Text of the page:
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3 Essential Job Skills All College Grads Should Have on Their Resume

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skills-all-college-grads-should-have-on-their-resume Marketing yourself to employers is tough when you have no work experience, but there are a few essential skills every college grad should be able to list on a resume. When I graduated from college, I felt behind some of my classmates who had completed internships in fields they wanted to enter, but after my professors, family members, and the school's career center helped me with my resume, I realized I had more skills to offer than I had previously thought. Here are the best essential job skills that college grads should have in today's job market.

1. Basic computer skills: It almost goes without saying, but it's important to list computer and technical skills on your resume, even if you think they sound basic. List any operating systems, data management systems, software, and tools you have ever used. For example, the Adobe Suite, Windows XP, JavaScript, and Outlook are skills you might include.

Since I had never worked in an office before, I listed tools and computer skills I had used for class presentations and writing papers, such as PowerPoint and Word. I had also worked with various computers on campus so I could say that I was both "Mac and PC able," which employers like to see.

2. Social networking skills: No matter what field you're entering into, social networking is hot in today's job market. From advertising to job networking to starting your own business, social networking touches professional lives as well as personal ones. Since I work in web writing, I need Twitter and Facebook to promote my articles, and my friends who work in marketing are required to maintain a strong online presence. It's also a good idea to have a LinkedIn profile, too. It's the easiest way for employers to look for you. I found my current job with the help of LinkedIn.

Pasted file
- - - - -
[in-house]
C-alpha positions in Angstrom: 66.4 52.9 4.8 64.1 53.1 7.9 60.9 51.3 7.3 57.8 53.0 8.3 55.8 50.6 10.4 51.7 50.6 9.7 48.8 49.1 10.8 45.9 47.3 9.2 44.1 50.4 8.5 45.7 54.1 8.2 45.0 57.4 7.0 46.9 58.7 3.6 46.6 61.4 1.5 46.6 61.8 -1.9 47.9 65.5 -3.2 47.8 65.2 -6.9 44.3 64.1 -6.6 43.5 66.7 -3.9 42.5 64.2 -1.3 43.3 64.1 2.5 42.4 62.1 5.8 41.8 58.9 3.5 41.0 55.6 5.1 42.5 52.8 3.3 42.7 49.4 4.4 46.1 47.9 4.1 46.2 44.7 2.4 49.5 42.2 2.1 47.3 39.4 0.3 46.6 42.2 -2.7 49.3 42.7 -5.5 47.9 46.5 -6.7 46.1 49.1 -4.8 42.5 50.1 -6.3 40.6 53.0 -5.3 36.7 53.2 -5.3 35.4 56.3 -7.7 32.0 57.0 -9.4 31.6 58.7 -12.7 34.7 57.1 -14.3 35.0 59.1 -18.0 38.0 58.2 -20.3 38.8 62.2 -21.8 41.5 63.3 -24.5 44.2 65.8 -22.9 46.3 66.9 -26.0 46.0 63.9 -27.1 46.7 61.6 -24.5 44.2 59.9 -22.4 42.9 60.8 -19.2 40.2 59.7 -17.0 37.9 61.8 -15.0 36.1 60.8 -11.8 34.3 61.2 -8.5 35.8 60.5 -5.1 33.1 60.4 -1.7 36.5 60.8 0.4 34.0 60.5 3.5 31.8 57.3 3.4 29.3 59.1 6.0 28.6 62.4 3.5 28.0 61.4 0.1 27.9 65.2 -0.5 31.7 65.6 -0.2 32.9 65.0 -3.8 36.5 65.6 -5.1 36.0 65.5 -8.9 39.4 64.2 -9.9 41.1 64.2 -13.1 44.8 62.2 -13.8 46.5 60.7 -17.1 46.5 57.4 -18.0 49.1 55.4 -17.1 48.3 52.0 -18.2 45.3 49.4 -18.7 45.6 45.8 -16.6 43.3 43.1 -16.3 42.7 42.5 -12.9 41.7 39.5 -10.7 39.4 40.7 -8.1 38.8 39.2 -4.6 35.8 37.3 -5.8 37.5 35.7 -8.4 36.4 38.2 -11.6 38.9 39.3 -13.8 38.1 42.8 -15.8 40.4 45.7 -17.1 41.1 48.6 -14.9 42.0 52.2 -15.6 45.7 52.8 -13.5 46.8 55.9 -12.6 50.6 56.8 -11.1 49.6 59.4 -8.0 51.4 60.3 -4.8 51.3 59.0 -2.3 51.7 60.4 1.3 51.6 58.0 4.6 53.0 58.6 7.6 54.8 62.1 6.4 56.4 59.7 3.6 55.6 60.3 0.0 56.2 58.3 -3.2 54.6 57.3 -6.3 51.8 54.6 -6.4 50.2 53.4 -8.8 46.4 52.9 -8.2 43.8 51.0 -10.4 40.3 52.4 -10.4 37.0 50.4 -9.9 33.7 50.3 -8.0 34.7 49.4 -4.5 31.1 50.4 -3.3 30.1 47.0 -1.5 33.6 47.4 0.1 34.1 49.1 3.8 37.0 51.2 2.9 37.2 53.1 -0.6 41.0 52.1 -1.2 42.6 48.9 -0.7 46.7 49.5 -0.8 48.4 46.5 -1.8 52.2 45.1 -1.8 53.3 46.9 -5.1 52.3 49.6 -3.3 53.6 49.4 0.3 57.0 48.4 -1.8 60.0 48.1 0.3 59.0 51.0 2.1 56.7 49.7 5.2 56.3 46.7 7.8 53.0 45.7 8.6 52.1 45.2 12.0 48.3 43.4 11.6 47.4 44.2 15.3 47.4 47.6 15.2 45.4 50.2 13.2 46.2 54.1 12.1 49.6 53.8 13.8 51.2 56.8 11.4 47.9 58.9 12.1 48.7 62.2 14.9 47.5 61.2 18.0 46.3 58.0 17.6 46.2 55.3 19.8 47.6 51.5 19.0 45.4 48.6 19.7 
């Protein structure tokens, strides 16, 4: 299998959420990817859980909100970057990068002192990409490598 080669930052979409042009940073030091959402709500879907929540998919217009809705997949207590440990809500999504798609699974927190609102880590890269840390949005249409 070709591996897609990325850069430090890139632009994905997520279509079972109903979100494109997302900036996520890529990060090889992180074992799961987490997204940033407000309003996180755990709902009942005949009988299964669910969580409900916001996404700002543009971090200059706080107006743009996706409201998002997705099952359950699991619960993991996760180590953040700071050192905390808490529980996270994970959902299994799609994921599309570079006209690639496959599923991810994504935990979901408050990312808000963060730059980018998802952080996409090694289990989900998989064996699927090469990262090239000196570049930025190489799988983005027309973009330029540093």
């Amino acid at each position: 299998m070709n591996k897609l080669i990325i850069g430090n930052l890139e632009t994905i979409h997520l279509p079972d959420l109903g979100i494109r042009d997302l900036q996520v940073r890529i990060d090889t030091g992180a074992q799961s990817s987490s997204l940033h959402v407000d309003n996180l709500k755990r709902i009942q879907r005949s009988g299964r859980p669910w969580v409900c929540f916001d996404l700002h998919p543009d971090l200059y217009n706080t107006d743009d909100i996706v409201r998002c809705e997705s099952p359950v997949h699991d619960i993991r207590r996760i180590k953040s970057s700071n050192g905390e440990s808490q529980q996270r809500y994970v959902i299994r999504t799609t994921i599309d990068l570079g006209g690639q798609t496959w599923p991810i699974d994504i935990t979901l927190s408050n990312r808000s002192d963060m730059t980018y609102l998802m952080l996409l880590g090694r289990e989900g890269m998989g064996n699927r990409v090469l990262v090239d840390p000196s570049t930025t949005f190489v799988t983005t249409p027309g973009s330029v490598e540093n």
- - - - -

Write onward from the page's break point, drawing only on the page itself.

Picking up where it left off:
3. Communication skills: It may seem surprising, but many college graduates are lacking good oral and written communication skills. In our text- and Twitter-driven world, people often don't pay attention to their grammar and sentence structure. Think about it: If you were an employer and you received a job inquiry email filled with typos and bad grammar, would you want to hire that person? Whenever I redo my resume or write to a colleague, I check it over several times for errors, and then I'll ask someone else to proofread it for me.

Oral communication skills in a professional environment come with practice. I went to the career services center at my school to do a mock interview for practice.

Of course, the resume skills you need will depend on the job for which you're applying, but listing these essential skills will make a big difference in your job search. Be sure to take advantage of your college's career center before you graduate if you need help with your resume.